The Canh Thinh drum was cast in bronze in the 8th year of Emperor Canh Thinh’s reign (1792-1802) (in the year 1800 in the Tay Son era). Instead of drawing a sun on the surface of the drum, as seen on others, artisans embossed two concentric circles. The body was carved with sophisticated patterns featuring four-petal flowers, unicorns, dragons, and phoenixes.

Another special value of the Canh Thinh drum, which no other copper drum can boast, is that its history has been carved right into its body. Inscriptions in Chinese show that Mrs. Nguyen Thi Loc helped build Linh Ung Pagoda, where the drum was hung. The craftsmanship also reflects the leading casting techniques used by Vietnamese artists of the time. The Nguyen Dynasty seal, meanwhile, is made from the largest-known piece of white jade and was made during the regime of the sixth emperor of the Thieu Tri Dynasty, in 1846. It is one of three seals of the Nguyen Dynasty. Not only was it used as an object of worship at important ceremonies, the jade seal was also placed on international diplomatic documents and letters sent abroad. The significance and importance of the seal expresses the independent national ideology.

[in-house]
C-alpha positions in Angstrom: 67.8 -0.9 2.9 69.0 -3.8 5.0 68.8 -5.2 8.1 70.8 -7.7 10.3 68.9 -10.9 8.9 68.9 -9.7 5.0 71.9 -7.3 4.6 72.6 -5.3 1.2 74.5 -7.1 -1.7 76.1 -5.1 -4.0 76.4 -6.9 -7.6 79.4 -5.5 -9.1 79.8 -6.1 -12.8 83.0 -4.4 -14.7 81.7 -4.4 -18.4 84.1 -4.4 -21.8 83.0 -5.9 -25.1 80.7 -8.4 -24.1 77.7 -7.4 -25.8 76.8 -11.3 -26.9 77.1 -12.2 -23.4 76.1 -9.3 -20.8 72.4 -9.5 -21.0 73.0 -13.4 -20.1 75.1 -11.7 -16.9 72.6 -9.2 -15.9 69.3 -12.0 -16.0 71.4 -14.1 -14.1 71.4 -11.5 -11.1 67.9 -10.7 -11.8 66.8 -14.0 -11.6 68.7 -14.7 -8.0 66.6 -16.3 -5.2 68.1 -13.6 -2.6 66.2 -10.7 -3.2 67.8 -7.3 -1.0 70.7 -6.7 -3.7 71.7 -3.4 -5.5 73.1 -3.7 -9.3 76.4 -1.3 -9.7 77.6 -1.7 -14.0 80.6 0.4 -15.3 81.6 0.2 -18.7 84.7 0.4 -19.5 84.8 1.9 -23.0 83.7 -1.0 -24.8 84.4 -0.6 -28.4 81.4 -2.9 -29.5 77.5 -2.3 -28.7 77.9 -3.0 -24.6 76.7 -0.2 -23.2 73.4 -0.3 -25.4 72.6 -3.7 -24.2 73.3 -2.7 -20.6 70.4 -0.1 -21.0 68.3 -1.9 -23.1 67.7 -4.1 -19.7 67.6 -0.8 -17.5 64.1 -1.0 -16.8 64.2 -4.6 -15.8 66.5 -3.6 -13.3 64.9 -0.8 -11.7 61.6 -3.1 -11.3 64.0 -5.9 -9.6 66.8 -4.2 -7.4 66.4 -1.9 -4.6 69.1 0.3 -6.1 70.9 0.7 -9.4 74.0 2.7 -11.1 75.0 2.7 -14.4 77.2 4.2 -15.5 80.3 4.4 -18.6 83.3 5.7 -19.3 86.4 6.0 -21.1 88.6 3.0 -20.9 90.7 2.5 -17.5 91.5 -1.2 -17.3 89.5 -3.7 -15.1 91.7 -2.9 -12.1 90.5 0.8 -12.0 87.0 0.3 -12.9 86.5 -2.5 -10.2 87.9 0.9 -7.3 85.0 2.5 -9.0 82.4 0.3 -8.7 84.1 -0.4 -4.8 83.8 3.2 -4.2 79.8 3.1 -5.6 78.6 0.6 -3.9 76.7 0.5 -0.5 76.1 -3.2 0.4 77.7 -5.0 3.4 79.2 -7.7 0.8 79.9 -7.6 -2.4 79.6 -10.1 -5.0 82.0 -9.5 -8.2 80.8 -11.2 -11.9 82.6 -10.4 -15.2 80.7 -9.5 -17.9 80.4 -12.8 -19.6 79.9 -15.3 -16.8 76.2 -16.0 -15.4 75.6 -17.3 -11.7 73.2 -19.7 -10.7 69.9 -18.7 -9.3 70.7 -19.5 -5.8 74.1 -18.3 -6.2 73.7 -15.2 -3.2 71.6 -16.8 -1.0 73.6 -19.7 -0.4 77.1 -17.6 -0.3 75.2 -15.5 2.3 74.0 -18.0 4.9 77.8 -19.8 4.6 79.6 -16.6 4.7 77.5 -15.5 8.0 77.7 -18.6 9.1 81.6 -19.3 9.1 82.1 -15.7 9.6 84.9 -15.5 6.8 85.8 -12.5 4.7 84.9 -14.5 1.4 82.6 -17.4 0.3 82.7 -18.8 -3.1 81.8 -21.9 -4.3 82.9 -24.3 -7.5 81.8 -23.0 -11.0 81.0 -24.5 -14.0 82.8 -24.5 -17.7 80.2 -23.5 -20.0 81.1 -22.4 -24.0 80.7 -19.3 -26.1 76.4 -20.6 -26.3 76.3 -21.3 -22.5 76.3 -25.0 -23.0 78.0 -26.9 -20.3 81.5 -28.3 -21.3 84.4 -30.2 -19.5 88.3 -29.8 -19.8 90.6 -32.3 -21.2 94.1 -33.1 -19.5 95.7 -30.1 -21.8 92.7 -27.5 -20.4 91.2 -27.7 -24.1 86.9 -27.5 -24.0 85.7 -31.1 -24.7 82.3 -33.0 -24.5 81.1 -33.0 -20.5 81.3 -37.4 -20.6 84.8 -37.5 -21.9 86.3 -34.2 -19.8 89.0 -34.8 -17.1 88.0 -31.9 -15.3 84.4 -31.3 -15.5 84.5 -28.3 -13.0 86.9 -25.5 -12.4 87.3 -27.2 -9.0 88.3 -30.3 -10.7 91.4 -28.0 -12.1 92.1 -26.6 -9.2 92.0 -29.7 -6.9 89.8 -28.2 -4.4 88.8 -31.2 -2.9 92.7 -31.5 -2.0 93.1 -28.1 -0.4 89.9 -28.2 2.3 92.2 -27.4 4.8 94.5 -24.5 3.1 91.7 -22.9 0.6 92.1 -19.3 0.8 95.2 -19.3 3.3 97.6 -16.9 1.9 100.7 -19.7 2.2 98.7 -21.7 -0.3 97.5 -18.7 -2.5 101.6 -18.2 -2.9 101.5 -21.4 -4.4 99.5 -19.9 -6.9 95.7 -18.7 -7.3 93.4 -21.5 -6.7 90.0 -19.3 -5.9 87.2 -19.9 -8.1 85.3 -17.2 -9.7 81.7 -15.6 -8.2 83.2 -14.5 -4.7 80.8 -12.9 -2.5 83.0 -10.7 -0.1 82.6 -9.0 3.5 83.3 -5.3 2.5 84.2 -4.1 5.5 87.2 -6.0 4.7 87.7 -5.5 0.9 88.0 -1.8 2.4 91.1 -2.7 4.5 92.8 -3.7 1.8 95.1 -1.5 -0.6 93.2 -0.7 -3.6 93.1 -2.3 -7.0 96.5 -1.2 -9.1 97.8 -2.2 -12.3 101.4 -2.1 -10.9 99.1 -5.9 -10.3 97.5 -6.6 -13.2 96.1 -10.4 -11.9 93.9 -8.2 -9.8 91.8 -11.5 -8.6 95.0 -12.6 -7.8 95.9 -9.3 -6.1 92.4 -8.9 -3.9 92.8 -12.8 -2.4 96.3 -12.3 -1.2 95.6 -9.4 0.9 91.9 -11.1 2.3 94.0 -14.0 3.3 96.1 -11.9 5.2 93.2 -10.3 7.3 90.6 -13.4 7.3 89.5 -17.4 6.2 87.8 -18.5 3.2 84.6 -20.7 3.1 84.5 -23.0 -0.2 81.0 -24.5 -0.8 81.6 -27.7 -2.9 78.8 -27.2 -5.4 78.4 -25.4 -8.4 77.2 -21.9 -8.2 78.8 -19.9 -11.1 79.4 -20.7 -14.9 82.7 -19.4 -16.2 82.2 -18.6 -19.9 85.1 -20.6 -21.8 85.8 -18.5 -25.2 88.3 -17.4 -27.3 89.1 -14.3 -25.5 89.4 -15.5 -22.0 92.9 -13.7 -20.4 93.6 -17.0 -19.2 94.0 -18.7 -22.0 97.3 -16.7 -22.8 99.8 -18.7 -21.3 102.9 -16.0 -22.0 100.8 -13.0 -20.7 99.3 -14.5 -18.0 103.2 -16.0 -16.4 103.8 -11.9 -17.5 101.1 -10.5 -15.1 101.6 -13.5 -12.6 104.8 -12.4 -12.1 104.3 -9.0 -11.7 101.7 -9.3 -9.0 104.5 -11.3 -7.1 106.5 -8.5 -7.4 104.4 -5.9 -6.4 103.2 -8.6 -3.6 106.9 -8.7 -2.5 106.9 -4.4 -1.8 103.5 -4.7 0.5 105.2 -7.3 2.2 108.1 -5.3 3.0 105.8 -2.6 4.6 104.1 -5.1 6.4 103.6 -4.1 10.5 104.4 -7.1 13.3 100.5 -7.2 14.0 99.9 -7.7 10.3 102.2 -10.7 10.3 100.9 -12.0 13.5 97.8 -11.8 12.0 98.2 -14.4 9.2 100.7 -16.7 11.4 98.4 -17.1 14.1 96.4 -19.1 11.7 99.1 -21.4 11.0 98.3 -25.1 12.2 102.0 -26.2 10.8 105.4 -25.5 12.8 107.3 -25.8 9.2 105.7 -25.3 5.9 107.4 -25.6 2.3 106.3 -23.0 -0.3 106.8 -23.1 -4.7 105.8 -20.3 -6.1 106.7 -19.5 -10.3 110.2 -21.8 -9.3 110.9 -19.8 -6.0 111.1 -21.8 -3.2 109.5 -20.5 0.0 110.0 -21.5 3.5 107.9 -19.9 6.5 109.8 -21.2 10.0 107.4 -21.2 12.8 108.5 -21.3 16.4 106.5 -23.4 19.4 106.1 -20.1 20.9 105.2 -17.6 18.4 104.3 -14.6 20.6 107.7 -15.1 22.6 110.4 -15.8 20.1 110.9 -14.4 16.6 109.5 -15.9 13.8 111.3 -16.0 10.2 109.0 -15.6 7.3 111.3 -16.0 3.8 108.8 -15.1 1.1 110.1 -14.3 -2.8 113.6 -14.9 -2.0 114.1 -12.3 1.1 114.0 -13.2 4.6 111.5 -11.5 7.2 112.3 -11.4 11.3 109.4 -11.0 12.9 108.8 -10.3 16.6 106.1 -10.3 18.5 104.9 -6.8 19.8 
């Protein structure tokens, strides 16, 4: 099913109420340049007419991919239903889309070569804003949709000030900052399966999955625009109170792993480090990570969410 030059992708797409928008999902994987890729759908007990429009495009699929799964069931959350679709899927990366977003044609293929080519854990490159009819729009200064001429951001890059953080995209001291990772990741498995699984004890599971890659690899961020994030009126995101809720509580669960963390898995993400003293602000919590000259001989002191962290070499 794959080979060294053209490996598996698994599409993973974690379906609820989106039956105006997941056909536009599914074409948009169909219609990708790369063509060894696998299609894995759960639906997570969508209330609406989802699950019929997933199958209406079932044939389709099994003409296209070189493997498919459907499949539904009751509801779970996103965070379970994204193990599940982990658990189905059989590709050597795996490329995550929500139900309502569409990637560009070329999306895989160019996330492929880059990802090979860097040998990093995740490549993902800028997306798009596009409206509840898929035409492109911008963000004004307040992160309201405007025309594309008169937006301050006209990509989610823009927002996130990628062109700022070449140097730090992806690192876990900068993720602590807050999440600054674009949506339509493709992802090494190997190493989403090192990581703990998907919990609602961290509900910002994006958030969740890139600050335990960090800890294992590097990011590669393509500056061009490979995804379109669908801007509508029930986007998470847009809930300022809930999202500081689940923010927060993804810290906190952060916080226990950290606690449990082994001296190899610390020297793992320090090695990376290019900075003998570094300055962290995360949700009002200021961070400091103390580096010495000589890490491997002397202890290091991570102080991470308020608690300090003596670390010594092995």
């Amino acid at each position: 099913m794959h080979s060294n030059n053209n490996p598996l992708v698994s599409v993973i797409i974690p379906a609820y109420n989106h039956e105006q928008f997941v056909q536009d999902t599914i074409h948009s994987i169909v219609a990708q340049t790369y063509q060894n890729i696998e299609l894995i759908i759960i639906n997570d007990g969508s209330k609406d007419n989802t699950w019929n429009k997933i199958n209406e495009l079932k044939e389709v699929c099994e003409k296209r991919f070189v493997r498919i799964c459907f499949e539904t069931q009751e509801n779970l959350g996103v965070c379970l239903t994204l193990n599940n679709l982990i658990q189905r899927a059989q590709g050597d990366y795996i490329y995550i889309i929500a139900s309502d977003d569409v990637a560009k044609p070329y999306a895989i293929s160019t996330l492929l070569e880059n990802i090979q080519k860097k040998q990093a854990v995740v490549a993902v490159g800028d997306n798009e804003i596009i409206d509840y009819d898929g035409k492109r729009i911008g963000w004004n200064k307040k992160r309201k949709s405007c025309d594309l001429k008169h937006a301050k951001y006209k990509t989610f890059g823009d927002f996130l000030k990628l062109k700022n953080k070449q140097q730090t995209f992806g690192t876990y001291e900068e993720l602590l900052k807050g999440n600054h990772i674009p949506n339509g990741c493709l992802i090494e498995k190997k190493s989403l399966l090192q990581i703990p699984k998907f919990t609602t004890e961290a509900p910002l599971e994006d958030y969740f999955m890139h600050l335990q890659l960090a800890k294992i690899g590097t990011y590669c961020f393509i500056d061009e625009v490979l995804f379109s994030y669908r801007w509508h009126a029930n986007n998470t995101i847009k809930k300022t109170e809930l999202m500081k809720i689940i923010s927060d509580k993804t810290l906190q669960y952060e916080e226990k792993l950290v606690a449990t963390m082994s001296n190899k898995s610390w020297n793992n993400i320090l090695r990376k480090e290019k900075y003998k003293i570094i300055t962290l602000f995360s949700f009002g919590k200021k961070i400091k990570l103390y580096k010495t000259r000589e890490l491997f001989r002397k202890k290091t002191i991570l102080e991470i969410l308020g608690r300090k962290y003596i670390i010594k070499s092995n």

The jade seal was given to the Provisional Revolutionary Government in Hanoi shortly after the abdication of Emperor Bao Dai in August 1945. In December 1946, during the period of national resistance against French colonialists, the treasure was kept in a secret location. Following the victory at Dien Bien Phu in 1954, it was brought to the Ministry of Finance, and in 1959 was handed over to the Vietnam National Museum of History.

The 20 national treasures on display are not always kept at the museum. They were previously kept at the State Bank of Vietnam under special protection, from 1962 to 2007. Since 2007, these treasures have been stored in a special underground warehouse at the museum equipped with modern security facilities.